The legality of women exercising their right to vote in all general elections and hold office in Wyoming Territory was established on December 10, 1869, when Governor John Campbell signed into law an act granting women those rights. Much praise was sent Wyoming’s way on the progressive move.
But not everyone agreed. It would be put to the test in Laramie the following March.
Attorney and Civil War veteran Col. Stephen W. Downey, who had arrived in Wyoming from Maryland early in 1869, was busy seeking gold in the nearby mountains and running his law practice when Governor Campbell appointed him Albany County Attorney on December 8, 1869, to succeed E. L. Kerr.
One of Downey’s first appearances in the territorial courts was early the next year in the March 1870, term of the Wyoming Territory First District Court held in Laramie with Chief Justice, John Howe, of the Wyoming Territory Supreme Court presiding.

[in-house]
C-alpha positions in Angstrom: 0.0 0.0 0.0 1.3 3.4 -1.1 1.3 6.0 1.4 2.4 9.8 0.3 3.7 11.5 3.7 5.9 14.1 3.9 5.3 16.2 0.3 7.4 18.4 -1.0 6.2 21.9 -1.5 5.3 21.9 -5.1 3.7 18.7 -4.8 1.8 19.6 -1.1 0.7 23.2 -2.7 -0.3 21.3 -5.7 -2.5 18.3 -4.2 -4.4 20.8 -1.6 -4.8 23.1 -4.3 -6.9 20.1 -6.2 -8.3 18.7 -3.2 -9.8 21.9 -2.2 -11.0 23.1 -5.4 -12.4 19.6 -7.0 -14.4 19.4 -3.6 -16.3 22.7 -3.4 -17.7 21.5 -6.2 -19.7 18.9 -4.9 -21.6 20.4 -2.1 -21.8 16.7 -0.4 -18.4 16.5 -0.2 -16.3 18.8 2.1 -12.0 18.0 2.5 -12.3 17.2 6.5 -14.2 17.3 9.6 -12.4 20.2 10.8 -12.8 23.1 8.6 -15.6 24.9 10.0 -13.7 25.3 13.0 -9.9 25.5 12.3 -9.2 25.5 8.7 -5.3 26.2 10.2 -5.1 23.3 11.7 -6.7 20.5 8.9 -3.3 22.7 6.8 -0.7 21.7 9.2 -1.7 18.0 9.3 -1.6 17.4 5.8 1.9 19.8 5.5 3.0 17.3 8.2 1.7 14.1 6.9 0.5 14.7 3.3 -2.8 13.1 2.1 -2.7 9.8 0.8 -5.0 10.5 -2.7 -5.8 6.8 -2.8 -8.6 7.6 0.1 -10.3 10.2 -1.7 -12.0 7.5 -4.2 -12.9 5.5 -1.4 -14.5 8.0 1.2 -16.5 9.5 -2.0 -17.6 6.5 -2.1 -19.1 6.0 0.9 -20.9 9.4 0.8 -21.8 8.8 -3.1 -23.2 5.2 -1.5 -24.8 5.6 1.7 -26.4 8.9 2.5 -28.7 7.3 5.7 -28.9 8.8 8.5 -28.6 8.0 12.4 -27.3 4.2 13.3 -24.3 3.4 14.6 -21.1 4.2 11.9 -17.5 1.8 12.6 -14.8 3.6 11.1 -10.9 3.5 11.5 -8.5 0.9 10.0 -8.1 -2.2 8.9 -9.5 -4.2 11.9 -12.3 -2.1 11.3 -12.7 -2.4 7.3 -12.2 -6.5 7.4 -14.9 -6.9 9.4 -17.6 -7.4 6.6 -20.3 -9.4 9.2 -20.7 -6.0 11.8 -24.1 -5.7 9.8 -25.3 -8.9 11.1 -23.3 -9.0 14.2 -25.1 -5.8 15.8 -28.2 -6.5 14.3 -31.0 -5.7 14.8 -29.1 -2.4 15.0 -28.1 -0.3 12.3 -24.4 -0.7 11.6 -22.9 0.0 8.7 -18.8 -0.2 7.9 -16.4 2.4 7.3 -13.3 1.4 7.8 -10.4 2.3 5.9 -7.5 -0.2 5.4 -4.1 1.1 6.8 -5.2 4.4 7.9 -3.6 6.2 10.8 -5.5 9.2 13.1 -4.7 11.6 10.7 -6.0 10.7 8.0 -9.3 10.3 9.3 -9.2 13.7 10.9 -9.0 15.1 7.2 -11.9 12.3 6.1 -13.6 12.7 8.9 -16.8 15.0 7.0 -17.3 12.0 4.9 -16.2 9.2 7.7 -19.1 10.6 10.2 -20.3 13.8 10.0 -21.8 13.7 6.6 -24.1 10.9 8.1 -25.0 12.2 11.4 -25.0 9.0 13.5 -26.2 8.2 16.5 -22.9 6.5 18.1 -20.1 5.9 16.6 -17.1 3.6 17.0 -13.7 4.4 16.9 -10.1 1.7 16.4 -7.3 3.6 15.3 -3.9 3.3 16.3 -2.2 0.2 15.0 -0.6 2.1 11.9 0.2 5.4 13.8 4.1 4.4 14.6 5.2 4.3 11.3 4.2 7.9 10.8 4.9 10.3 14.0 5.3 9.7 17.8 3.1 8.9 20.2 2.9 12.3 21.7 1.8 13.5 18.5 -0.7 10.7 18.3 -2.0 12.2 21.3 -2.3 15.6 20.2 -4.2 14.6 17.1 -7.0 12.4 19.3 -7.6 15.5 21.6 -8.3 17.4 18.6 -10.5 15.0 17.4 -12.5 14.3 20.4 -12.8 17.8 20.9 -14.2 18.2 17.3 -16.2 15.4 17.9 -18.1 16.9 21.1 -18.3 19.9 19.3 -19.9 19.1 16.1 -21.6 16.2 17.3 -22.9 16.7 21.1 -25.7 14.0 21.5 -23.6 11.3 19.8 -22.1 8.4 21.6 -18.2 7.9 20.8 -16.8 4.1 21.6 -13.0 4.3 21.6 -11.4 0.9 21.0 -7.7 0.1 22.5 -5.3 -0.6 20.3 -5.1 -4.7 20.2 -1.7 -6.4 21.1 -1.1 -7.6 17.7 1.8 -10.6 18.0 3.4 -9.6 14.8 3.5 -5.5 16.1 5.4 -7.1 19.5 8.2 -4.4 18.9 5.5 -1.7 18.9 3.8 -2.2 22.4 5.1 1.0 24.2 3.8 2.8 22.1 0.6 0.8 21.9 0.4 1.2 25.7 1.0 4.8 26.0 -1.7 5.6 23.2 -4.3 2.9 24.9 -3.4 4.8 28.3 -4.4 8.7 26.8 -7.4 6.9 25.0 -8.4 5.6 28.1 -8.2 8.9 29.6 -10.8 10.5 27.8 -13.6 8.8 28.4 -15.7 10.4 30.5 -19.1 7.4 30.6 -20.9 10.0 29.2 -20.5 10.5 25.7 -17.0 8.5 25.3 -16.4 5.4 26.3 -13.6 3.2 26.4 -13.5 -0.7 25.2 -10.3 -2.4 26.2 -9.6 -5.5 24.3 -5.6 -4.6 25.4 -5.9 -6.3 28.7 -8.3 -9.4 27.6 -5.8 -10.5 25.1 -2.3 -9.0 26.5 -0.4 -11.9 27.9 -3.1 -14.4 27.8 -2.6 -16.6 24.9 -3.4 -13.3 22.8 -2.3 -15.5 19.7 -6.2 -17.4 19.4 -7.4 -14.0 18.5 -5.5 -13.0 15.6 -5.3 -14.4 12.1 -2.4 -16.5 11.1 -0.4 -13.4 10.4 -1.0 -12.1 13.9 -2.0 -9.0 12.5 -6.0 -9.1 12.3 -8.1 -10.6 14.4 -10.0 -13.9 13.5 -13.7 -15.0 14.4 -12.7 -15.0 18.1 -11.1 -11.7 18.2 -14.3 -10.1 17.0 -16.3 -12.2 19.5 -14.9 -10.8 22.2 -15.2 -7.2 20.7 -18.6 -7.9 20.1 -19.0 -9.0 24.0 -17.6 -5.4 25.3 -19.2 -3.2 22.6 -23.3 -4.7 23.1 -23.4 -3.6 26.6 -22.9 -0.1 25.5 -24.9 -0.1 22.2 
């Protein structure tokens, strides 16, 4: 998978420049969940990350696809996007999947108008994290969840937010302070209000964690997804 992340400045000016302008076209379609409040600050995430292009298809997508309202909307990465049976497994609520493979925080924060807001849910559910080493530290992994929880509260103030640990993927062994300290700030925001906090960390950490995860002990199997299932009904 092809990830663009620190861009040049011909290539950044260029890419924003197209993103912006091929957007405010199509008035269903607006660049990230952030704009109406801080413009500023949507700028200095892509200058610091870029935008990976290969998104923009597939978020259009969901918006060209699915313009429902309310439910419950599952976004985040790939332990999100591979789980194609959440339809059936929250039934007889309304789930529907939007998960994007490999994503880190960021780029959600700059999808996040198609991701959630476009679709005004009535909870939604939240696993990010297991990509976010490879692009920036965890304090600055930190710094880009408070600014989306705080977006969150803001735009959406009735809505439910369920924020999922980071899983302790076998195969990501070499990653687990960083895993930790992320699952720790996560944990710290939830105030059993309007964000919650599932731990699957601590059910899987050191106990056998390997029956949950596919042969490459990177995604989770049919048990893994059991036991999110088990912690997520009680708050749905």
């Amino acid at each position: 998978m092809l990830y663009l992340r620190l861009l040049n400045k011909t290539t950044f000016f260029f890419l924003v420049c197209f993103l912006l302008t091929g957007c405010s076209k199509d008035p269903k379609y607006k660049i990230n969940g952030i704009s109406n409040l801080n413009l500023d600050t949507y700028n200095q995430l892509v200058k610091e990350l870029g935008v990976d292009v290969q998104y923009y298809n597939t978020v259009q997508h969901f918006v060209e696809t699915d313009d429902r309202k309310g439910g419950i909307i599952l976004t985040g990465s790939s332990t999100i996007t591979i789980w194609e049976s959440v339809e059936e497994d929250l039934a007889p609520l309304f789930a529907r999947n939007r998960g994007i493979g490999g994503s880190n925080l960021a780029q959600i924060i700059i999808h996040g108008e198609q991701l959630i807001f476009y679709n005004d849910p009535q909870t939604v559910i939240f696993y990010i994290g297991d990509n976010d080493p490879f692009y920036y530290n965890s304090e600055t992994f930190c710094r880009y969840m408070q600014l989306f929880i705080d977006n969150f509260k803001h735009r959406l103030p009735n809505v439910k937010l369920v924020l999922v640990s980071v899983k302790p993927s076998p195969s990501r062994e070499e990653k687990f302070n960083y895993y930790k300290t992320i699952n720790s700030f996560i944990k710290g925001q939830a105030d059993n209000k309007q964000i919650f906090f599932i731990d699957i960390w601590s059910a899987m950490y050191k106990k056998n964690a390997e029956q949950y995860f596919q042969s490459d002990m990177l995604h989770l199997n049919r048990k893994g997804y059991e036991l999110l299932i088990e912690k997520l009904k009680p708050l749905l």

Downey was responsible for prosecuting cases involving various crimes including murder, cattle rustling and horse stealing. His results were to be overshadowed, however, by a first in the annals of world jurisprudence; six women were called and served on a jury.
Court was scheduled to convene on Monday March 7th; Downey became aware of women likely being called to jury duty the prior week. On the 2nd he sent a letter to Justice Howe regarding the legality of women serving as jurors.
The exact content of the letter is not known but can be deduced from Associate Justice John Kingman’s later remarks on the letter. Kingman, who was assisting Howe, said: “At this stage of the case, Col. Downey, the prosecuting attorney for the county, wrote to Judge Howe for advice and direction as to the eligibility of women as jurors, and what course should be taken in the premises.”
On March 3rd, Justice Howe sent his reply to Downey, “I have your favor of yesterday and have carefully considered the question of the eligibility of women who are ‘citizens’ to serve on Juries. Mr. Justice Kingman has also considered the question & we concur in the opinion that such women are eligible” (underlined in the original letter).